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Feminist Consciousness and the Production of a Contemporary Women's Section
Unformatted Document Text:  Tracking number: ICA-12-11416 8 not only offer people a way in which to make sense of their world, but also includes how these frames translate into action – and, in this context, influence news practice. A number of studies investigate the presence of ideologies in the production and content of mass media, but fewer focus specifically on news and those that do are typically concerned with content. 7 Shoemaker and Reese (1991), in their discussion of influences on news content, explain that ideology represents “a societal level phenomenon” (p. 222). But, the authors explain ideologies alone do not influence content and production of news. Starting at the macro level and moving inward, the authors point to five spheres of influence, each nestled within the other. These levels, moving from the outside inward, are: ideological, extramedia, organizational, media routines and individual. The authors explain that the ideological level of influence constitutes a “total structure, as opposed to a system of individual attitudes and values” (p. 223). Influences outside of the media, what the authors call “extramedia,” include sources of information, revenue sources, other social institutions, the economic environment and technology (p. 175). Examples of organizational influences include: how specific organizations “hire, fire, and promote workers and pay their salaries” and their specific “internal structure, goals, technology, and markets” (p. 139). Media routines are described as “those patterned, routinized, repeated practices and forms that media workers use to do their jobs” (Shoemaker & Reese, 1991, p. 105). Individual influences include the communicators’ characteristics, personal backgrounds and experiences. While this study of contemporary women’s sections specifically focuses on ideological influences, it maintains a consideration of the many levels of influence and newsroom conditions that affect news work. This study builds on the previous literature, offering a way to interpret the social world of the news

Authors: Harp, Dustin.
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Tracking number: ICA-12-11416
8
not only offer people a way in which to make sense of their world, but also includes how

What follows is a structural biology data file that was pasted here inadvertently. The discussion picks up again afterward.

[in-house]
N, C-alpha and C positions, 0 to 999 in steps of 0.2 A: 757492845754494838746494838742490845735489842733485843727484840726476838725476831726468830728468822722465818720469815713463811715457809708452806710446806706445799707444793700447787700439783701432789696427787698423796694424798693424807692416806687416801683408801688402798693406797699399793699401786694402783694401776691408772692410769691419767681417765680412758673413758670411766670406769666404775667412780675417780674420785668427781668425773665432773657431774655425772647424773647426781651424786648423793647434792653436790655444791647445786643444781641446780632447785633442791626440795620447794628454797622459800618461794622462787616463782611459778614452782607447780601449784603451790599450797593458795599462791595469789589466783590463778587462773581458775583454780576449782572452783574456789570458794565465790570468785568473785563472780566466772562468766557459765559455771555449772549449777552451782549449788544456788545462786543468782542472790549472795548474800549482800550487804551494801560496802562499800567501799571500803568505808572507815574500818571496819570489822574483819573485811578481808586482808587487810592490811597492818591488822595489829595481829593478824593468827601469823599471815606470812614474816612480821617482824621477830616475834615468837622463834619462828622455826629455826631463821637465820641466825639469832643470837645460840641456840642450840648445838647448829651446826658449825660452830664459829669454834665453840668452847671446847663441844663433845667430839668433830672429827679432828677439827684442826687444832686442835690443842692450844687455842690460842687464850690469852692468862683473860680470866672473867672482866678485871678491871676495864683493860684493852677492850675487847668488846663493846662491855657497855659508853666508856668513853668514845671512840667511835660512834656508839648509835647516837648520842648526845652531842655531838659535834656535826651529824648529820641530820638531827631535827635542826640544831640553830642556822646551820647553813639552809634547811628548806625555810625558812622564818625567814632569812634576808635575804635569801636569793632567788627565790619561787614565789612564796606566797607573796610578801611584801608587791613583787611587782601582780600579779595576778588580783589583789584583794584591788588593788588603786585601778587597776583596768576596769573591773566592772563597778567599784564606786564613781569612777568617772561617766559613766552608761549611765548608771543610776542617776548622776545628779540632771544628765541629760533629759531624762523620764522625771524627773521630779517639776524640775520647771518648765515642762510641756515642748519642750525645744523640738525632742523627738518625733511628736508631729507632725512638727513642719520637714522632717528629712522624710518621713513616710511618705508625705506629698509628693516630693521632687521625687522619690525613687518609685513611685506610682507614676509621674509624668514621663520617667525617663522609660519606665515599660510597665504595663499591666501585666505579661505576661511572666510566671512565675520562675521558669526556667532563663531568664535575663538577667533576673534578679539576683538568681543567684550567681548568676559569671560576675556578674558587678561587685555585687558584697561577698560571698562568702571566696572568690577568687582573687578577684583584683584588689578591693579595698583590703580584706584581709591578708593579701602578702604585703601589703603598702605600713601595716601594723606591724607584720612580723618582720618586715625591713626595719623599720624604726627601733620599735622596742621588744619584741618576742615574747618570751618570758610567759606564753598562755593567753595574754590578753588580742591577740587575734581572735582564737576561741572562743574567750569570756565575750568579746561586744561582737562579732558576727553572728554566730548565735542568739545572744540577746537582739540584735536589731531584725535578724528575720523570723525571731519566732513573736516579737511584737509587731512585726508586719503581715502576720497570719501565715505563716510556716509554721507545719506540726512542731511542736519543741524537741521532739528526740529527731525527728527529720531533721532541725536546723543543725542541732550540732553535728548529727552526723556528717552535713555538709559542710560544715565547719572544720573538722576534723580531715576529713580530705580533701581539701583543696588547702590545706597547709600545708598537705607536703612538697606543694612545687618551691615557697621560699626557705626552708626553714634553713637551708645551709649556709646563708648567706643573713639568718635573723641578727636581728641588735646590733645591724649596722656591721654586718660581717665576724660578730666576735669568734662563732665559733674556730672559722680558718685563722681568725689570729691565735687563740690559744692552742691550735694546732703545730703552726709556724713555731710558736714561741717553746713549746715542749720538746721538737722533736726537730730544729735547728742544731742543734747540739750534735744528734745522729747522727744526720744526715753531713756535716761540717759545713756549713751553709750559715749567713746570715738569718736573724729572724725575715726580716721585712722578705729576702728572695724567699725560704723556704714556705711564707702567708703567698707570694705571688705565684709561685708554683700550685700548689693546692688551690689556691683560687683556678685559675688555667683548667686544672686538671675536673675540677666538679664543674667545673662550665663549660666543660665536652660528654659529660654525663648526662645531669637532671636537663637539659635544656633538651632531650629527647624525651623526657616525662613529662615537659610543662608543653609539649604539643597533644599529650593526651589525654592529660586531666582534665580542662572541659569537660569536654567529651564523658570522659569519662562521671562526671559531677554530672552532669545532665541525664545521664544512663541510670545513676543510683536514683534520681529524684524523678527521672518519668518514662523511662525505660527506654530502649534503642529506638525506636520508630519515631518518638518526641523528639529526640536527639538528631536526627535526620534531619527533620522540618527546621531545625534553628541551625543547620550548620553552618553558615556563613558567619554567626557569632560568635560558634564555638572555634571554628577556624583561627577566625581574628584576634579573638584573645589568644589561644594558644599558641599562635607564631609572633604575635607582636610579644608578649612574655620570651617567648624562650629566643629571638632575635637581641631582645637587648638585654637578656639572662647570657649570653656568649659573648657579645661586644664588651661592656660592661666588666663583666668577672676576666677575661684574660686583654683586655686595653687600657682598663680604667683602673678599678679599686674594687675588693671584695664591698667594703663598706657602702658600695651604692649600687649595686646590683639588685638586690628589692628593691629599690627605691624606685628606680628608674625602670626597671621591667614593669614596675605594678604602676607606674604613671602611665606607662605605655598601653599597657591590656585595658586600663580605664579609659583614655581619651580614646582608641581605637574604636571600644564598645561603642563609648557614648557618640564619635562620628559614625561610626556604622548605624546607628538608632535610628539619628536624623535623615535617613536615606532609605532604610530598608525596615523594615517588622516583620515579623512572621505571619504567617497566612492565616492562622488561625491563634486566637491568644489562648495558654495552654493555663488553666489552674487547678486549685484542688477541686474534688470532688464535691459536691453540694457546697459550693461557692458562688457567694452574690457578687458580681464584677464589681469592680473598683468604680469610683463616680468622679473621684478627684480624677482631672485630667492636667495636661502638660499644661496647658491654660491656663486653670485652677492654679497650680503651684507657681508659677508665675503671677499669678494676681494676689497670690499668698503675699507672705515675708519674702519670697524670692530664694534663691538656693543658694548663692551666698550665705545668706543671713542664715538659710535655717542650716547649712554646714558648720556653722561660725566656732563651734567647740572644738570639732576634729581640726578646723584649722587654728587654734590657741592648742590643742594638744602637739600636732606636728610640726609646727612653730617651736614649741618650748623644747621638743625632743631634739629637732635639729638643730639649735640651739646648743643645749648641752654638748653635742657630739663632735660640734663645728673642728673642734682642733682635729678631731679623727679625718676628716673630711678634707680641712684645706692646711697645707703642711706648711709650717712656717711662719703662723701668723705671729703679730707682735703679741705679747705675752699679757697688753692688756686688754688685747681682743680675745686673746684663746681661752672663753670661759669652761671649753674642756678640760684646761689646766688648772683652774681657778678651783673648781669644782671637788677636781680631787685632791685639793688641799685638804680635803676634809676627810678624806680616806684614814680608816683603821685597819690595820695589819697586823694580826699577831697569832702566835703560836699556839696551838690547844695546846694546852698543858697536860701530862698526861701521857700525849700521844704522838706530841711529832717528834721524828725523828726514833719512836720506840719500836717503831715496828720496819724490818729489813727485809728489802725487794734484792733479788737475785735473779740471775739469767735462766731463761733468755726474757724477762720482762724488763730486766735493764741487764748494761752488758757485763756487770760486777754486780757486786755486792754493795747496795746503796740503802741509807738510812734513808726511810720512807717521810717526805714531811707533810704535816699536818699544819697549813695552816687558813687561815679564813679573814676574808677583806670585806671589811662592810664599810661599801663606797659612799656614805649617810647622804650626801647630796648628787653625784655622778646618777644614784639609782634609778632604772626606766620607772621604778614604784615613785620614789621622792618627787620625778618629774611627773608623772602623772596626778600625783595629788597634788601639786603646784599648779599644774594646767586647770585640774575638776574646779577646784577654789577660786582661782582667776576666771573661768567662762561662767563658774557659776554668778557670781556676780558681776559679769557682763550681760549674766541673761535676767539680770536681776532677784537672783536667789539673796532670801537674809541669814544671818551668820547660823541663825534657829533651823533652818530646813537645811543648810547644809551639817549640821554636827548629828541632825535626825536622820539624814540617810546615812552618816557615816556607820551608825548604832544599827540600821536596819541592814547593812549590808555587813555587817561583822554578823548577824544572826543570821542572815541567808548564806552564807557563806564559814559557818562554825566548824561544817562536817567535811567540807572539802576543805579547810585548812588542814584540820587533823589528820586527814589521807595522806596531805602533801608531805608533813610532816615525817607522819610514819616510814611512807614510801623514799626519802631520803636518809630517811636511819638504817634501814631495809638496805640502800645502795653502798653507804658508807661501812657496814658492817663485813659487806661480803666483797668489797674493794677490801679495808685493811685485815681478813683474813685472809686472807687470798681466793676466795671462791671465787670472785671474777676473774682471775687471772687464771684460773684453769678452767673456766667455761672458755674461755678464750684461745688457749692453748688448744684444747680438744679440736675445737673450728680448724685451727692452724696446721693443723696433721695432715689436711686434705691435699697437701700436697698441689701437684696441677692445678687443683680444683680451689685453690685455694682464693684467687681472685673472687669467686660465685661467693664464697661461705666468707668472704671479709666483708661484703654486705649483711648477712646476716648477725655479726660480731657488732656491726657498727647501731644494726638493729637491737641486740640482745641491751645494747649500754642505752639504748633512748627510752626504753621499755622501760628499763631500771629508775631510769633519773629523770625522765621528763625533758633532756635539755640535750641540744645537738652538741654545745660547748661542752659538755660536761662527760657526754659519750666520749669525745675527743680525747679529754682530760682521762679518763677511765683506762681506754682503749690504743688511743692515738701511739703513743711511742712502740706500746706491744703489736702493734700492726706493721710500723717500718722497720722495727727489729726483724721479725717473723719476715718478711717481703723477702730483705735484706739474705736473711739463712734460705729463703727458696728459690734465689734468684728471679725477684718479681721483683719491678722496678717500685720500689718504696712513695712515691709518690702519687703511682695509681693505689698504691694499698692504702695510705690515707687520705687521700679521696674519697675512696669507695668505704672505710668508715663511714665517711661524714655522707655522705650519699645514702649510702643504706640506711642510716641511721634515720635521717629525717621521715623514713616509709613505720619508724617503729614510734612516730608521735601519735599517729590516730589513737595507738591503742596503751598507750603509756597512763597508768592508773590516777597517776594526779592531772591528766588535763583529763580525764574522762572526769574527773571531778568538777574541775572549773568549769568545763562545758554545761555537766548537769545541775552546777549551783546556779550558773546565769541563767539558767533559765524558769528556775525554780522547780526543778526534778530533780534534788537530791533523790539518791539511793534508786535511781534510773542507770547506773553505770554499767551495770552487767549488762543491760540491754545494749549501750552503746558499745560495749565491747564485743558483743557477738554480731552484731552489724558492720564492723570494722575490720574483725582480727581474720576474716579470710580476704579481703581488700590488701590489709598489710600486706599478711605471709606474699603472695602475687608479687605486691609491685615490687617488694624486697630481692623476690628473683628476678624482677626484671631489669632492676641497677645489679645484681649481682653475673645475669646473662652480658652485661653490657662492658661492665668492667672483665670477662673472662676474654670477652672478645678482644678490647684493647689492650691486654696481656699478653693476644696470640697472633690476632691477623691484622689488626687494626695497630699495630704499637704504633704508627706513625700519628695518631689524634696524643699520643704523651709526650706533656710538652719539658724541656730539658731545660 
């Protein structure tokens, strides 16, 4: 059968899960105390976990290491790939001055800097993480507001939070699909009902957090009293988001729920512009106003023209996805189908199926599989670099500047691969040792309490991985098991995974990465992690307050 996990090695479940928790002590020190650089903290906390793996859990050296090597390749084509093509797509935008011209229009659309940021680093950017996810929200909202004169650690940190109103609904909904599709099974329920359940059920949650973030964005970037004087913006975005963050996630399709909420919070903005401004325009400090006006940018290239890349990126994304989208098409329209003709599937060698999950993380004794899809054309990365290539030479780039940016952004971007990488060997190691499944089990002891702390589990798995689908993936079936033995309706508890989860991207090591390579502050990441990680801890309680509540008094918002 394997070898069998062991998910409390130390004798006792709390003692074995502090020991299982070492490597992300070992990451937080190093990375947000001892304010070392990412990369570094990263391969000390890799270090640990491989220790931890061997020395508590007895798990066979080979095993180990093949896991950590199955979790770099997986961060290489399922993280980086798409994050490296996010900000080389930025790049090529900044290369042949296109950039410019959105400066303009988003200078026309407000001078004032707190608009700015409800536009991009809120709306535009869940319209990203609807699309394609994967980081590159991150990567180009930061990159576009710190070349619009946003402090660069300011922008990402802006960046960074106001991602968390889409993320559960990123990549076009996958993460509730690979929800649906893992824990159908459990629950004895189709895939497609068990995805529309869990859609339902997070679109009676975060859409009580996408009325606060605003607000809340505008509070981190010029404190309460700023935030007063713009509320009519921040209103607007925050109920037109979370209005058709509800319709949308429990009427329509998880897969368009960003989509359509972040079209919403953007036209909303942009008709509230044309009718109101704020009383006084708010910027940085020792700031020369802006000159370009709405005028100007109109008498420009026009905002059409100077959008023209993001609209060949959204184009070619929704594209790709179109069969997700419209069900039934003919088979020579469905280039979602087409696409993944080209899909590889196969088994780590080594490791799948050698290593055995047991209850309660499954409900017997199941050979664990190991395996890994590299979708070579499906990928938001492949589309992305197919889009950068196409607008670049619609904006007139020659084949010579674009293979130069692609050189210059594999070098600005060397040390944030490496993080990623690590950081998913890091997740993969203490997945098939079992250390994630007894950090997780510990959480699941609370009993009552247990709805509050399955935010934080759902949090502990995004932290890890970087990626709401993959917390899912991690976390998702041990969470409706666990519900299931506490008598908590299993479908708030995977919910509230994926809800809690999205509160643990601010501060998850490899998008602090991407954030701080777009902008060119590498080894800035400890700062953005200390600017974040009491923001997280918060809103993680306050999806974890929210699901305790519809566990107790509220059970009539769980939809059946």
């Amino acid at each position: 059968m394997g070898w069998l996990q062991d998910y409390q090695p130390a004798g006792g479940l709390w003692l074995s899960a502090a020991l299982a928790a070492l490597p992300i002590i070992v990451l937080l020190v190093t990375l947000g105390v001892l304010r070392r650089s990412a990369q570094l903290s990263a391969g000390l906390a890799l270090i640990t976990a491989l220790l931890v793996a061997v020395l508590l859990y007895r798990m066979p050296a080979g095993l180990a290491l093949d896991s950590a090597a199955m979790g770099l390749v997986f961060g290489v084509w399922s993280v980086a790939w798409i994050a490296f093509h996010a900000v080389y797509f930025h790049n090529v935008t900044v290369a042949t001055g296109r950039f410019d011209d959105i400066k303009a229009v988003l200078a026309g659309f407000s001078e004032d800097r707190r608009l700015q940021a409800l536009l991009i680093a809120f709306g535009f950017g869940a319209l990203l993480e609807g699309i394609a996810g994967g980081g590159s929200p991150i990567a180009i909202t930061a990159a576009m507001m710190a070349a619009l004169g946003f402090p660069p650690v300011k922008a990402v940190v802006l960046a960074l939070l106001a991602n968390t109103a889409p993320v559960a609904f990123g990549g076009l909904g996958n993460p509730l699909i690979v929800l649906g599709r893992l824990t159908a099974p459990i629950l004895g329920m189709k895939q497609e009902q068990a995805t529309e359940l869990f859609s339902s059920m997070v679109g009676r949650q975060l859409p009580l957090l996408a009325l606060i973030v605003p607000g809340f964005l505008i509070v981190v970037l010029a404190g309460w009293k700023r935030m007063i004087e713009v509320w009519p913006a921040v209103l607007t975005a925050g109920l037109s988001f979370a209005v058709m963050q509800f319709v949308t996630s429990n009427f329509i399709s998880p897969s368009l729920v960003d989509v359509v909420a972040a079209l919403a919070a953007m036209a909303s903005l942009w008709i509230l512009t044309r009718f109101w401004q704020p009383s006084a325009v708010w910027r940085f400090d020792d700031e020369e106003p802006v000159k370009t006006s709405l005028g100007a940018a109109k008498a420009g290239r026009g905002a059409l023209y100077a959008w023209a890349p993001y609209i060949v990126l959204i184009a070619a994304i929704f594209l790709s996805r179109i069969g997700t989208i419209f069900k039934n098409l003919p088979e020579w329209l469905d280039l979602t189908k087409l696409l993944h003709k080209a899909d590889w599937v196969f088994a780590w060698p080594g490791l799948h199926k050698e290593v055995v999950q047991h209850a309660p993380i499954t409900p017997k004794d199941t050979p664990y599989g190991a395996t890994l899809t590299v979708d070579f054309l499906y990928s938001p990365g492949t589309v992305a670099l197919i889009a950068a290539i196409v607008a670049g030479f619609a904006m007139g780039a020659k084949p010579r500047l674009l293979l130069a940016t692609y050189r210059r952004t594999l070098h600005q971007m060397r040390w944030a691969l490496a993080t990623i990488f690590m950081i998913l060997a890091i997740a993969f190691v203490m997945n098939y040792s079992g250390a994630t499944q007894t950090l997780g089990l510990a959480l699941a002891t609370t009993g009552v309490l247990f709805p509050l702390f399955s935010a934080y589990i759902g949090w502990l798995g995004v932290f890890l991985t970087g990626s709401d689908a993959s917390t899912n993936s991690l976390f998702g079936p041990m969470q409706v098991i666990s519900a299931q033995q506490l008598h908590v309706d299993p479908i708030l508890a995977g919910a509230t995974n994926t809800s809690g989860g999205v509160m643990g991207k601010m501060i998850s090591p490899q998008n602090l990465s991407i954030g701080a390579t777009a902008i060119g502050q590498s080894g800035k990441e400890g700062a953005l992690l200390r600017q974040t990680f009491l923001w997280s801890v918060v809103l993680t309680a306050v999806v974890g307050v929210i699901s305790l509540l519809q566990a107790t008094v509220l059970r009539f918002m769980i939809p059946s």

these frames translate into action – and, in this context, influence news practice. A
number of studies investigate the presence of ideologies in the production and content of
mass media, but fewer focus specifically on news and those that do are typically
concerned with content.
7
Shoemaker and Reese (1991), in their discussion of influences
on news content, explain that ideology represents “a societal level phenomenon” (p. 222).
But, the authors explain ideologies alone do not influence content and production of
news. Starting at the macro level and moving inward, the authors point to five spheres of
influence, each nestled within the other. These levels, moving from the outside inward,
are: ideological, extramedia, organizational, media routines and individual. The authors
explain that the ideological level of influence constitutes a “total structure, as opposed to
a system of individual attitudes and values” (p. 223). Influences outside of the media,
what the authors call “extramedia,” include sources of information, revenue sources,
other social institutions, the economic environment and technology (p. 175). Examples of
organizational influences include: how specific organizations “hire, fire, and promote
workers and pay their salaries” and their specific “internal structure, goals, technology,
and markets” (p. 139). Media routines are described as “those patterned, routinized,
repeated practices and forms that media workers use to do their jobs” (Shoemaker &
Reese, 1991, p. 105). Individual influences include the communicators’ characteristics,
personal backgrounds and experiences. While this study of contemporary women’s
sections specifically focuses on ideological influences, it maintains a consideration of the
many levels of influence and newsroom conditions that affect news work. This study
builds on the previous literature, offering a way to interpret the social world of the news


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